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Researchers develop in-home swab tests for endometrial and ovarian cancer

Early detection can significantly improve treatment outcomes for endometrial and ovarian cancers.
Early detection can significantly improve treatment outcomes for endometrial and ovarian cancers. (CREDIT: Creative Commons)

Early detection can significantly improve treatment outcomes for endometrial and ovarian cancers. However, many women are diagnosed only at advanced stages due to the lack of standard screenings for these types of cancer. The incidence rate for endometrial cancer is expected to rise, driven by environmental factors, obesity, and diabetes.

Dr. Marina Walther-Antonio and her colleagues at Mayo Clinic's Center for Individualized Medicine are dedicated to catching these cancers early. Their research focuses on the microbiome, a community of trillions of microorganisms, including bacteria, fungi, and viruses, that play crucial roles in health and disease.


By studying these microorganisms, the team has identified specific microbial signatures linked to endometrial and ovarian cancers. They aim to develop innovative home swab tests for women to assess their susceptibility to these cancers.

"Screening the microbiome for early detection may improve patient outcomes," says Dr. Walther-Antonio, also a researcher at the Departments of Surgery and Obstetrics and Gynecology, and the Mayo Clinic Comprehensive Cancer Center.

The team discovered a cluster of 17 bacterial microbes associated with endometrial cancer, with Porphyromonas somerae standing out. To validate this connection, they compared Porphyromonas somerae to its closest relative, which is linked to oral cancer.


They hypothesized that Porphyromonas somerae might play a similarly invasive role in endometrial cancer. Extensive testing confirmed that this microbe can invade endometrial cells and alter their function, especially under estrogen exposure, a common risk factor for endometrial cancer.

In their research on ovarian cancer, the team found a distinct distribution of microbes in the reproductive tract of women with the disease. They also revealed changes in the microbiome composition correlated with patient treatment outcomes. These findings may pave the way for using these markers to detect cancer and predict treatment responses.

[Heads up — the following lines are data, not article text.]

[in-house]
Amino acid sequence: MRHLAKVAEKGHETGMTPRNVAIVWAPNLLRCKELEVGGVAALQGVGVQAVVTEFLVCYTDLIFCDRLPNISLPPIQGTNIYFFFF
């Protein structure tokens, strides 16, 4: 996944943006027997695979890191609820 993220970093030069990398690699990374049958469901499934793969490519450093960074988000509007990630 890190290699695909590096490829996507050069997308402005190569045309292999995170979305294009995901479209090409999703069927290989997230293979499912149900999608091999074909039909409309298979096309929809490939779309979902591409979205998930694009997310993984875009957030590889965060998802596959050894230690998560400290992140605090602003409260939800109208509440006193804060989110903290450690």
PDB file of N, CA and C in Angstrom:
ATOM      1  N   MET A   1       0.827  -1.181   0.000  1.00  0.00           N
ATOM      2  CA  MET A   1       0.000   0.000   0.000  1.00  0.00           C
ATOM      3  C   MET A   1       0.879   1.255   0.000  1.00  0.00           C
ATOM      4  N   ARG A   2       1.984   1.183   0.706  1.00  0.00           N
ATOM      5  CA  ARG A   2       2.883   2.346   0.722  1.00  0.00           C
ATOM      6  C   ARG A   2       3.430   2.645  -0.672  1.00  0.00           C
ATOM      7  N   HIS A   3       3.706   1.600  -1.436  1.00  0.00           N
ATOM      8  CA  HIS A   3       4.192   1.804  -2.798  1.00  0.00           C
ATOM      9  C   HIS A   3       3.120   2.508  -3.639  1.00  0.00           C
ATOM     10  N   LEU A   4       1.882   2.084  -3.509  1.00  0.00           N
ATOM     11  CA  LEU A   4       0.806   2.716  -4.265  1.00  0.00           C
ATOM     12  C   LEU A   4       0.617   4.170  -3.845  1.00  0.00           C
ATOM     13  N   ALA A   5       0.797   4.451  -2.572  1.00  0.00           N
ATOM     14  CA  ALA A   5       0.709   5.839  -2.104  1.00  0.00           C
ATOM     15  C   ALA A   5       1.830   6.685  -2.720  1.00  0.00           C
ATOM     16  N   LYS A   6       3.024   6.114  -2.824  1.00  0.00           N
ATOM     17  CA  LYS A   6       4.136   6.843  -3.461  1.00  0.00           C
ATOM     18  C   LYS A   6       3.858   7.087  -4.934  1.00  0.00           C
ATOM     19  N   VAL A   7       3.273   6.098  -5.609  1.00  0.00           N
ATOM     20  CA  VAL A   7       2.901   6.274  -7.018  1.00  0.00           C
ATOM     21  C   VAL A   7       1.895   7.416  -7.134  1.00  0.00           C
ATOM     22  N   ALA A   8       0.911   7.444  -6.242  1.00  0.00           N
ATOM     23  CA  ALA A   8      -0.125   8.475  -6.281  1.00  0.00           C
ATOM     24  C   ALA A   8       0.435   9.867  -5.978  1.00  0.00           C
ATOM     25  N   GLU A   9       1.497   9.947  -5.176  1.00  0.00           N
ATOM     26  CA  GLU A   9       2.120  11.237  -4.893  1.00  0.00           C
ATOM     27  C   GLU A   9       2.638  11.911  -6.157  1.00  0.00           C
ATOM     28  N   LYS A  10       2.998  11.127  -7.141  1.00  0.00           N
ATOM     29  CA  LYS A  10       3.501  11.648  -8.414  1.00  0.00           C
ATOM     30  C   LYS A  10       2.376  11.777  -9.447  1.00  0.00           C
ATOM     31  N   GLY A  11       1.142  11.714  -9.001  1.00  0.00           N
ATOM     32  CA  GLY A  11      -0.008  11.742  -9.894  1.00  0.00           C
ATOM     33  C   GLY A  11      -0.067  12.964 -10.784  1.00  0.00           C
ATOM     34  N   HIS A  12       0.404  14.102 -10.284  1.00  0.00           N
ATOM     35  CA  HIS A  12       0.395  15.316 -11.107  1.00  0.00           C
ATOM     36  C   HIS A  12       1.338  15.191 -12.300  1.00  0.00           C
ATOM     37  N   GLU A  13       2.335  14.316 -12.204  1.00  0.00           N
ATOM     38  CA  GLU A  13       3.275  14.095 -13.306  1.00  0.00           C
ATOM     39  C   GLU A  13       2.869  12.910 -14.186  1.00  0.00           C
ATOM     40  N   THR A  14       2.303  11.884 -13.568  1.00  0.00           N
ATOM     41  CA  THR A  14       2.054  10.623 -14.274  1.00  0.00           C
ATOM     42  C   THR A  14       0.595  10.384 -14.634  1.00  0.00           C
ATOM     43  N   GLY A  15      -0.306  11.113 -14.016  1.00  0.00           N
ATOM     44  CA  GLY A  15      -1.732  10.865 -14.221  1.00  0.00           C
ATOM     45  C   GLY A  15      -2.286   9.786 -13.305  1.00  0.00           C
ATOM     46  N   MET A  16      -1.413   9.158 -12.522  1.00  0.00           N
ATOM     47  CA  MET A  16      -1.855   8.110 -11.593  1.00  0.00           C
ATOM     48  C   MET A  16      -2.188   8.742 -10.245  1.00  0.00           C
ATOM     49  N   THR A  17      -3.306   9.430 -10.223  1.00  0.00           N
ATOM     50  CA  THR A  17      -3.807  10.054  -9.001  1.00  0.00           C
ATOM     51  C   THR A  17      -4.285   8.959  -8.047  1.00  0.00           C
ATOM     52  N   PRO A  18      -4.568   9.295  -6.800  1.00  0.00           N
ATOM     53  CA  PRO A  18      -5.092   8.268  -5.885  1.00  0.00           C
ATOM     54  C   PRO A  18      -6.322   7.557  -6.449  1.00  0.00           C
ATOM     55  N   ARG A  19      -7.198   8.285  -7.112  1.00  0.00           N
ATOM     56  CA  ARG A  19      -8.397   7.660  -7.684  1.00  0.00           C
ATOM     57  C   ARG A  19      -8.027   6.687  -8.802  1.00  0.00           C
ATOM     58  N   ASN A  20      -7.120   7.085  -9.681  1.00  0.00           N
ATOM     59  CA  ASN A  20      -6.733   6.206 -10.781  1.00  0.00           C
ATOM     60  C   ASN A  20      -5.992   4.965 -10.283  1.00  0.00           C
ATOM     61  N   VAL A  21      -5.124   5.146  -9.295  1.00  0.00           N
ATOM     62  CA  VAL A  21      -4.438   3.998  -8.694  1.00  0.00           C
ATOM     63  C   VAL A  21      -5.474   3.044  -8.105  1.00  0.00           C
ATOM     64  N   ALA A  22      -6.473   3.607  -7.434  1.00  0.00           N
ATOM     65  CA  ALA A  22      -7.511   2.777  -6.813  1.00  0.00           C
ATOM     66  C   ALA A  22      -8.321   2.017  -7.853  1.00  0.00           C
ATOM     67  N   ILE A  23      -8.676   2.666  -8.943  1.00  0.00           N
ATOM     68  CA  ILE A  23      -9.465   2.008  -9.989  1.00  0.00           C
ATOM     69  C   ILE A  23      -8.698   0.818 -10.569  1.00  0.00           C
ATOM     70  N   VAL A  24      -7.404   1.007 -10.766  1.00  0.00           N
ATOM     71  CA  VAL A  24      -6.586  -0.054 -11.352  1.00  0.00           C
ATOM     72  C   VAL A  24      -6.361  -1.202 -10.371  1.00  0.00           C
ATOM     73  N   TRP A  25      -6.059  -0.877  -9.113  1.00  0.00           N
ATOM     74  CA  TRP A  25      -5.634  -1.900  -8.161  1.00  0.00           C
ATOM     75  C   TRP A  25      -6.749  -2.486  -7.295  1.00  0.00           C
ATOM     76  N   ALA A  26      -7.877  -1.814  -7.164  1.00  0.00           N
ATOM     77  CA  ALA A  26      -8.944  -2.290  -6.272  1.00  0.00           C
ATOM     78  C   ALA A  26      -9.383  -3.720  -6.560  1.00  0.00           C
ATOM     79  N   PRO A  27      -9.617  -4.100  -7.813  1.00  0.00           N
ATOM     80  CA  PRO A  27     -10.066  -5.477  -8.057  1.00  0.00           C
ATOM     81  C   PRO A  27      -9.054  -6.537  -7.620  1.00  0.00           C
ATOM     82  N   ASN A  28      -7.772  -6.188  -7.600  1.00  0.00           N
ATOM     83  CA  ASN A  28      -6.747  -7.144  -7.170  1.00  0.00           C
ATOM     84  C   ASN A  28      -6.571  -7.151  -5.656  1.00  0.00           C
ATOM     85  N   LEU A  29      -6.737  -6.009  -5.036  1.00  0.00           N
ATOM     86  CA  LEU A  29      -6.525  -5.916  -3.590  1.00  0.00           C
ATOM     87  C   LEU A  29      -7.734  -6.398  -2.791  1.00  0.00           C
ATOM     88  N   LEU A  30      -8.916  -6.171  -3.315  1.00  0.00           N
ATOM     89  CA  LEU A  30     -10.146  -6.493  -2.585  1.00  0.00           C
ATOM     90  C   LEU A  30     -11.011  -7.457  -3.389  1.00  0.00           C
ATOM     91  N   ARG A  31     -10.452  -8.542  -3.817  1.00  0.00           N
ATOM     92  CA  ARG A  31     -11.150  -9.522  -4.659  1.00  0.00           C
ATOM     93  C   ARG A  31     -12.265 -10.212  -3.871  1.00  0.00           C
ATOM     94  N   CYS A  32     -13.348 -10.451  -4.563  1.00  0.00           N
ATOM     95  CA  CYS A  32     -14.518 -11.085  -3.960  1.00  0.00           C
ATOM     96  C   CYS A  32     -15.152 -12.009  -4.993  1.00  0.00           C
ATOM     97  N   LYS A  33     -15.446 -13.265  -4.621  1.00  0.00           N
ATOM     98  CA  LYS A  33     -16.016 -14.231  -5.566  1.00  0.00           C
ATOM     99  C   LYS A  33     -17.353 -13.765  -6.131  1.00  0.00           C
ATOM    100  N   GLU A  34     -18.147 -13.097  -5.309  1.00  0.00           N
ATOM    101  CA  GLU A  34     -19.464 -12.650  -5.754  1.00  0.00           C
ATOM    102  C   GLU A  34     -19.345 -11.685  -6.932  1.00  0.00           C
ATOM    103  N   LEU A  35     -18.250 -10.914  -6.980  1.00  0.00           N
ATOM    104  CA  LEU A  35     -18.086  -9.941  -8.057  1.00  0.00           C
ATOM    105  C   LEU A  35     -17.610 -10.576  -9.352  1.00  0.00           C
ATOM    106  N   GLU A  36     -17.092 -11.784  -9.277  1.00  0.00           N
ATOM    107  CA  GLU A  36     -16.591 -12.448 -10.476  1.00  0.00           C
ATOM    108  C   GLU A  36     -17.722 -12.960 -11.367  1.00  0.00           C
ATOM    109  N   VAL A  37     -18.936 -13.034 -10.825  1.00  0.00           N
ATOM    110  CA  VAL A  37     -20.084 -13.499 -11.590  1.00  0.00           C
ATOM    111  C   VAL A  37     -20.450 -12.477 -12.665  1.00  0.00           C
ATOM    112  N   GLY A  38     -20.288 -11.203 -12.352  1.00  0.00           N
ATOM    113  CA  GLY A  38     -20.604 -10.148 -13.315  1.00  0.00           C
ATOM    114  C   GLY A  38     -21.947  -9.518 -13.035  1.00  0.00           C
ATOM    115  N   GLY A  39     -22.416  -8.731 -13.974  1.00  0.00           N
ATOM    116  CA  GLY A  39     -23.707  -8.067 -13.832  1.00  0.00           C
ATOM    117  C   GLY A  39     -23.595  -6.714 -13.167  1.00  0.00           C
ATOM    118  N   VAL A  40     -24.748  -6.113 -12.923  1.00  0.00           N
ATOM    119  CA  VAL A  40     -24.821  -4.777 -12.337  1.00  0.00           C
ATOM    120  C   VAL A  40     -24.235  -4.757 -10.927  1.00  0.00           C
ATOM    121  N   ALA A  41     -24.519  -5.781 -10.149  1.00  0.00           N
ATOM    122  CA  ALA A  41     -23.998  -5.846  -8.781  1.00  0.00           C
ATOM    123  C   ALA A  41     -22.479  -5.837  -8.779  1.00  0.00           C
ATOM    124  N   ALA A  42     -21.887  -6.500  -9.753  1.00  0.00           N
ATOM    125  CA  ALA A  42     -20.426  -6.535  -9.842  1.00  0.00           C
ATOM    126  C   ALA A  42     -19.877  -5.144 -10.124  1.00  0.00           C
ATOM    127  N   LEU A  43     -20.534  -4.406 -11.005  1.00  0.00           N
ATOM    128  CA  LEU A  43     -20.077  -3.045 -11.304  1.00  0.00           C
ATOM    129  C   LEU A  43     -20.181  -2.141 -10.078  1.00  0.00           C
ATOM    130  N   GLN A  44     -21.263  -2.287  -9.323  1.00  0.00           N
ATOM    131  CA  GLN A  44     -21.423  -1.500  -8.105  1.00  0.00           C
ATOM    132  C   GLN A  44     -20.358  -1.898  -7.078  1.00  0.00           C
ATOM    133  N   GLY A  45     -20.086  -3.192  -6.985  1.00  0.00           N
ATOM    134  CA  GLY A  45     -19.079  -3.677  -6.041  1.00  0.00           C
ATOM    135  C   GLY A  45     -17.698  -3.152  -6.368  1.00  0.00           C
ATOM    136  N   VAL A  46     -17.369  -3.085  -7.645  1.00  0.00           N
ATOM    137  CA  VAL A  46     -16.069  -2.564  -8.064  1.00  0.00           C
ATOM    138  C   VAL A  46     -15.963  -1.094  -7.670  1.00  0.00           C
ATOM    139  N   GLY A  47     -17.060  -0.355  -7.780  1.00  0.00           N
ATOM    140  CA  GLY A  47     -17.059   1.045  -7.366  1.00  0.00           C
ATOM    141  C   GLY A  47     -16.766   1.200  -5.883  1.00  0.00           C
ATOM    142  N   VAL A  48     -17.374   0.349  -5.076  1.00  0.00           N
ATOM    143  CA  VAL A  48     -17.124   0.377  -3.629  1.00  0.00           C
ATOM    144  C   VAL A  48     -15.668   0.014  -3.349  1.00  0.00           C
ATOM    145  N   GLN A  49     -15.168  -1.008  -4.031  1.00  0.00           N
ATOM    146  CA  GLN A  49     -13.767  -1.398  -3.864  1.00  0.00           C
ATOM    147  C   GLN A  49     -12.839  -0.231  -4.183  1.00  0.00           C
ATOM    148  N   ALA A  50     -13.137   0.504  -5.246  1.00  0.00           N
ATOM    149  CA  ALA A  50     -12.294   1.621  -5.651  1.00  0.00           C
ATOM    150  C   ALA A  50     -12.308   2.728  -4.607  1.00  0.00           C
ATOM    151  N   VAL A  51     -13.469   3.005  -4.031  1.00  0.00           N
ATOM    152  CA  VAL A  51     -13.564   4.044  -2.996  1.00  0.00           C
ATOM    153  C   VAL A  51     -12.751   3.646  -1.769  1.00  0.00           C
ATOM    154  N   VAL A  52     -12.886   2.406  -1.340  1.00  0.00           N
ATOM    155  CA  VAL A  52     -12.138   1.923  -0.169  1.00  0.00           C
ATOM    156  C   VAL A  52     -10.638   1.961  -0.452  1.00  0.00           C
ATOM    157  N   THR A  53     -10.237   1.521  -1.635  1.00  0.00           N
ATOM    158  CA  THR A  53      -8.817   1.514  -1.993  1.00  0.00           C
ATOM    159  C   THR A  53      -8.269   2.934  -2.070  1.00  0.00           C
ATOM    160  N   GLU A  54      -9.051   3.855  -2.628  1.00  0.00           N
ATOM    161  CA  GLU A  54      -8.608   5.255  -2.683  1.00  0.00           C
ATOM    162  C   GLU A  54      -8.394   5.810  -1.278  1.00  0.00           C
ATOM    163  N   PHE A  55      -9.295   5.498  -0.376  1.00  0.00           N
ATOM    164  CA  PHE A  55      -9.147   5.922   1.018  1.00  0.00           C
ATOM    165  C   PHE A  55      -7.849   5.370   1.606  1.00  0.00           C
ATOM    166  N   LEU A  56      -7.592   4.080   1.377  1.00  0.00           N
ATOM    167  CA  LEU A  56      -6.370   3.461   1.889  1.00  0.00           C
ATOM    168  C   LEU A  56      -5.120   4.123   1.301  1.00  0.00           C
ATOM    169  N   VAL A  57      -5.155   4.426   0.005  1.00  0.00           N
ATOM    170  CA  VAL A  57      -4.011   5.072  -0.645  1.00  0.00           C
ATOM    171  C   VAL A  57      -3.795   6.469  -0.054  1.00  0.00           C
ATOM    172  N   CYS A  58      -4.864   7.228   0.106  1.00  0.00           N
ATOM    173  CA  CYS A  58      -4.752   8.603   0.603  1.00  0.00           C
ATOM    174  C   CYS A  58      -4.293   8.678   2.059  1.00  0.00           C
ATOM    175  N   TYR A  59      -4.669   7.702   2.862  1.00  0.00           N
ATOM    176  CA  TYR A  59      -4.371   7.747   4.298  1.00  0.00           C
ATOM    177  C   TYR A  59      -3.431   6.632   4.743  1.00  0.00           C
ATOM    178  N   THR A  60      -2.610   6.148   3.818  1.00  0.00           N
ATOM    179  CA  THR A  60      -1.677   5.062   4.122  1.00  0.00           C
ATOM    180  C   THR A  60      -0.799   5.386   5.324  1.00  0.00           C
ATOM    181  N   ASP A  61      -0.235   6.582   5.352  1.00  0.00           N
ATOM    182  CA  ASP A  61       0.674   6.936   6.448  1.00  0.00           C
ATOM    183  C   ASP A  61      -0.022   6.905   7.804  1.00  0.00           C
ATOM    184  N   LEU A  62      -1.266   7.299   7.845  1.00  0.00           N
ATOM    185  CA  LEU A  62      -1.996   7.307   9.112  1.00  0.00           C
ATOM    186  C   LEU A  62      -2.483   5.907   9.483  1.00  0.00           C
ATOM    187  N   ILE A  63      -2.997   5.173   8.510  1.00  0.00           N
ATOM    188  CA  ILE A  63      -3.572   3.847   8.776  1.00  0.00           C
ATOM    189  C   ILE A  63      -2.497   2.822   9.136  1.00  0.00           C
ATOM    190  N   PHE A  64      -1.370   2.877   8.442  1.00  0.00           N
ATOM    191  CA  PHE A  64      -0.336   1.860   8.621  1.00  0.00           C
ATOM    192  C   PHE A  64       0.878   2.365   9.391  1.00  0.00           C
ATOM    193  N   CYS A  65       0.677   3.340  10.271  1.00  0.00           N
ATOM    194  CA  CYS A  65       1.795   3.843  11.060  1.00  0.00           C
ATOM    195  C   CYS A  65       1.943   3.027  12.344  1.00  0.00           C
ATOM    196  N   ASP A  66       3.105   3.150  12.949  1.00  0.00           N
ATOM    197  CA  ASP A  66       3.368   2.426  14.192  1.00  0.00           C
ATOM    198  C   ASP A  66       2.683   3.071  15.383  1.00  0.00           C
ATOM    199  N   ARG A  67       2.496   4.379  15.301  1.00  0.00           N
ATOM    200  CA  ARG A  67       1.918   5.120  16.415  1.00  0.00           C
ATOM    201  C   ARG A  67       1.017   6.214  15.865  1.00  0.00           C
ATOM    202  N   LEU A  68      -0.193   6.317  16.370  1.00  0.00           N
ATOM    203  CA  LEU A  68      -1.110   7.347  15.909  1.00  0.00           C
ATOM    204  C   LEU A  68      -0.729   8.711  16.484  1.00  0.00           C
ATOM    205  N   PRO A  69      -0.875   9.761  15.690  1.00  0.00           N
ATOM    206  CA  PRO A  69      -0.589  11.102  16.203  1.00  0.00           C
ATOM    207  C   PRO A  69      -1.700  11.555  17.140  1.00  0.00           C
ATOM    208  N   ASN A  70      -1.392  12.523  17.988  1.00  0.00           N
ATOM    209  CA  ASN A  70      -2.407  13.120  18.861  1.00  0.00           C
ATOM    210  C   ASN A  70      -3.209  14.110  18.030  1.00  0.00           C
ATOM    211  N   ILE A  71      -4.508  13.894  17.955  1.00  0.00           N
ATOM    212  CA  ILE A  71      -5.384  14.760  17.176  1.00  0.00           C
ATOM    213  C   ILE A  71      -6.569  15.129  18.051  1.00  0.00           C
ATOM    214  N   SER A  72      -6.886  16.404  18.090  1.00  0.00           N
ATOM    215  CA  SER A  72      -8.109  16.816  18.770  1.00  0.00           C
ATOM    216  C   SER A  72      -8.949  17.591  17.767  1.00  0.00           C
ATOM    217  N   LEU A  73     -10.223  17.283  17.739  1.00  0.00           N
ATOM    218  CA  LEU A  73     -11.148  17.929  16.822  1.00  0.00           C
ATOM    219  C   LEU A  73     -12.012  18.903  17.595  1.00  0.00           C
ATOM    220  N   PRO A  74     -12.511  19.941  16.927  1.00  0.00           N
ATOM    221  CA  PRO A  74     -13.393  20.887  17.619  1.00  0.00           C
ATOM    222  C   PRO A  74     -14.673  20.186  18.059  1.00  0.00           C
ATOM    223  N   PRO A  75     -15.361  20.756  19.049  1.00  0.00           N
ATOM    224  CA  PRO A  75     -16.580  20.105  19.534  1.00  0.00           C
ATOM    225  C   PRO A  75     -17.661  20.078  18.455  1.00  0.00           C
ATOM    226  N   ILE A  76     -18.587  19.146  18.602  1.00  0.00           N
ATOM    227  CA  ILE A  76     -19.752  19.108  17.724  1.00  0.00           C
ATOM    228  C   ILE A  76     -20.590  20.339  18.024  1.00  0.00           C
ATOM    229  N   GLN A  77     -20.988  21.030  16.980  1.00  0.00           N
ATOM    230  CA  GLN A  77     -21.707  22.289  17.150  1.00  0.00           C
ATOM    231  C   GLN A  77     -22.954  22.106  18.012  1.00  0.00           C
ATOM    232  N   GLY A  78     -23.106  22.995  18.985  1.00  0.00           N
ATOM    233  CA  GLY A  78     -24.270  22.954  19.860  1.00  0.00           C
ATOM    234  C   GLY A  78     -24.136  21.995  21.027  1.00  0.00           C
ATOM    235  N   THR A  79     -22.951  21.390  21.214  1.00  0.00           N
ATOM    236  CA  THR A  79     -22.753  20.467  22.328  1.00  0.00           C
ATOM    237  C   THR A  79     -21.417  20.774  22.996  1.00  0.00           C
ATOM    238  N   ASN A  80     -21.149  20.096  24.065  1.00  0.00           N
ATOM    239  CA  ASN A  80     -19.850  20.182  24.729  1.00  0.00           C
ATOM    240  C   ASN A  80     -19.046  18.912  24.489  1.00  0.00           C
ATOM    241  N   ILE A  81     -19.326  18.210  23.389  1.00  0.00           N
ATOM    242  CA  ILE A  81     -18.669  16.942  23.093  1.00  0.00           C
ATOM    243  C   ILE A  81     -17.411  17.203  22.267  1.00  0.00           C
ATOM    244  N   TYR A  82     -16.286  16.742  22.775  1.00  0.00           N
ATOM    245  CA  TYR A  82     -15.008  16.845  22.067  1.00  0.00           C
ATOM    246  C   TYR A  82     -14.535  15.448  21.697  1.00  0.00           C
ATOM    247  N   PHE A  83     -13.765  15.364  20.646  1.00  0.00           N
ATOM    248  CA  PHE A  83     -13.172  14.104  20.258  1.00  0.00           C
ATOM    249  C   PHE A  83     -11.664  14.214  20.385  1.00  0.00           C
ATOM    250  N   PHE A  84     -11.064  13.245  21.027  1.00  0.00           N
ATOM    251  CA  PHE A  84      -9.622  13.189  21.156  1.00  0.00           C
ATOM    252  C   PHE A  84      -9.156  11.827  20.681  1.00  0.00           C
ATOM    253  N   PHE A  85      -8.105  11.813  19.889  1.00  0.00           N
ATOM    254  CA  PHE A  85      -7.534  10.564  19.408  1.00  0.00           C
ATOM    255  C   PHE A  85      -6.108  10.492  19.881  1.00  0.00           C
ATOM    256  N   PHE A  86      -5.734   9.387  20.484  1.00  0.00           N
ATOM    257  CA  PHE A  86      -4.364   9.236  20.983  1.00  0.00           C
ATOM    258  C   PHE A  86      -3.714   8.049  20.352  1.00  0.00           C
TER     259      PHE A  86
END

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According to World Cancer Research Fund International, endometrial cancer is the sixth most common cancer among women globally, with 417,367 new cases and 97,370 deaths reported in 2020. Ovarian cancer ranks eighth, with 313,959 new cases and 207,252 deaths in the same year.

The Mayo scientists are collaborating with Waitematā District Health Board officials to study Pacific Islander and Māori populations in New Zealand, which has one of the highest incidences of endometrial cancer globally. High obesity rates, a known risk factor, likely contribute to this high incidence, but the high rates among younger women remain unexplained.


In the U.S., there is a long-term initiative to engage Black women, particularly those who are postmenopausal. "Black women don't have a higher incidence rate of endometrial cancer, but they have higher mortality and morbidity rates. This is influenced by several factors, including limited access to healthcare. Symptoms frequently go unrecognized or are mistakenly attributed to other conditions, such as fibroids, which are common among Black women," Dr. Walther-Antonio explains.

Through the long-term study, Mayo's scientists hope to engage participants to contribute samples every six months for three years, including vaginal swabs and environmental samples, to identify potential risk factors.

Ultimately, Dr. Walther-Antonio and her team hope to use these microbiome signatures to predict and intervene in the development of cancer before it materializes.


Importance of the findings

Dr. Bakkum-Gamez explains the significance of these EC detection findings as follows:

  • Earlier diagnosis. She says earlier diagnosis leads to better survival for women with EC. This test is being developed with one goal being earlier detection of EC versus later in the cancer's development, improving the chance for a cure.

  • Early signs. The investigators discovered that a gradient of increasing methylation occurs between the precursor to EC — endometrial hyperplasia — and EC. This should allow for methylated DNA markers to be leveraged in the detection of precancerous lesions such that interventions can occur to prevent EC development.

  • Solving for pain. The tampon method of EC detection would ideally provide an alternative for office endometrial biopsy, an often-painful abnormal bleeding investigation procedure in which a healthcare professional uses a long, straw-like instrument introduced through the cervix to obtain endometrial tissue. Though useful, this technique can cause excruciating pain for the patient.


  • Providing an EC test. No minimally invasive EC diagnostic or screening test exists. Though some may think a PAP smear is used for EC detection, this is incorrect, says Dr. Bakkum-Gamez. A tampon-based test introduces a novel, less invasive EC diagnostic option.

  • Offering a comfortable test setting. The investigators also wanted a private, familiar environment for women to test for EC. The tampon-based assay is being designed to be performed at home.

For more science news stories check out our New Innovations section at The Brighter Side of News.


Note: Materials provided above by The Brighter Side of News. Content may be edited for style and length.


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